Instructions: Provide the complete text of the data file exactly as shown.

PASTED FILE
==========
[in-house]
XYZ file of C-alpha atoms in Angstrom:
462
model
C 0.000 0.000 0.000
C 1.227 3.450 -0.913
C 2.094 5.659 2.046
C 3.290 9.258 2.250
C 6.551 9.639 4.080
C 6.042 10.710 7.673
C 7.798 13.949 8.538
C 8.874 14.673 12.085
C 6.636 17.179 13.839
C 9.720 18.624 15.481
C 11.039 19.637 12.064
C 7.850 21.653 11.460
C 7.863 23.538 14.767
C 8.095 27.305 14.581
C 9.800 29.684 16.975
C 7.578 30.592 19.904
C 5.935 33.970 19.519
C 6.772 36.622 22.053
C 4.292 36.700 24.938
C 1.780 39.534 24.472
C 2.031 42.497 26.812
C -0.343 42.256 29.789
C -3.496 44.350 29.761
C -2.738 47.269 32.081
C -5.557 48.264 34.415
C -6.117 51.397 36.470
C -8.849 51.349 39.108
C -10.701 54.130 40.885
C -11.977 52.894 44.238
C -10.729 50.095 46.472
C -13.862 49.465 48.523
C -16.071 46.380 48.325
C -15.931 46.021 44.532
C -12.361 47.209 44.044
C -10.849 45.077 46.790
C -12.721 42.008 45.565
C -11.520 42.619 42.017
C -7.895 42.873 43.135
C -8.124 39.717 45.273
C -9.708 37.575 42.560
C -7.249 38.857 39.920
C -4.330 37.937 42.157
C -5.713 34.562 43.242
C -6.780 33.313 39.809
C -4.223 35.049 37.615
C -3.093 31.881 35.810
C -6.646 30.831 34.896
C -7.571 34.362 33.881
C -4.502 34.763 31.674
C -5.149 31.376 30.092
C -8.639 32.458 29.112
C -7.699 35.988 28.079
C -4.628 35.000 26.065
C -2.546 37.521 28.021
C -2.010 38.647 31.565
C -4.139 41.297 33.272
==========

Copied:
[in-house]
XYZ file of C-alpha atoms in Angstrom:
462
model
C 0.000 0.000 0.000
C 1.227 3.450 -0.913
C 2.094 5.659 2.046
C 3.290 9.258 2.250
C 6.551 9.639 4.080
C 6.042 10.710 7.673
C 7.798 13.949 8.538
C 8.874 14.673 12.085
C 6.636 17.179 13.839
C 9.720 18.624 15.481
C 11.039 19.637 12.064
C 7.850 21.653 11.460
C 7.863 23.538 14.767
C 8.095 27.305 14.581
C 9.800 29.684 16.975
C 7.578 30.592 19.904
C 5.935 33.970 19.519
C 6.772 36.622 22.053
C 4.292 36.700 24.938
C 1.780 39.534 24.472
C 2.031 42.497 26.812
C -0.343 42.256 29.789
C -3.496 44.350 29.761
C -2.738 47.269 32.081
C -5.557 48.264 34.415
C -6.117 51.397 36.470
C -8.849 51.349 39.108
C -10.701 54.130 40.885
C -11.977 52.894 44.238
C -10.729 50.095 46.472
C -13.862 49.465 48.523
C -16.071 46.380 48.325
C -15.931 46.021 44.532
C -12.361 47.209 44.044
C -10.849 45.077 46.790
C -12.721 42.008 45.565
C -11.520 42.619 42.017
C -7.895 42.873 43.135
C -8.124 39.717 45.273
C -9.708 37.575 42.560
C -7.249 38.857 39.920
C -4.330 37.937 42.157
C -5.713 34.562 43.242
C -6.780 33.313 39.809
C -4.223 35.049 37.615
C -3.093 31.881 35.810
C -6.646 30.831 34.896
C -7.571 34.362 33.881
C -4.502 34.763 31.674
C -5.149 31.376 30.092
C -8.639 32.458 29.112
C -7.699 35.988 28.079
C -4.628 35.000 26.065
C -2.546 37.521 28.021
C -2.010 38.647 31.565
C -4.139 41.297 33.272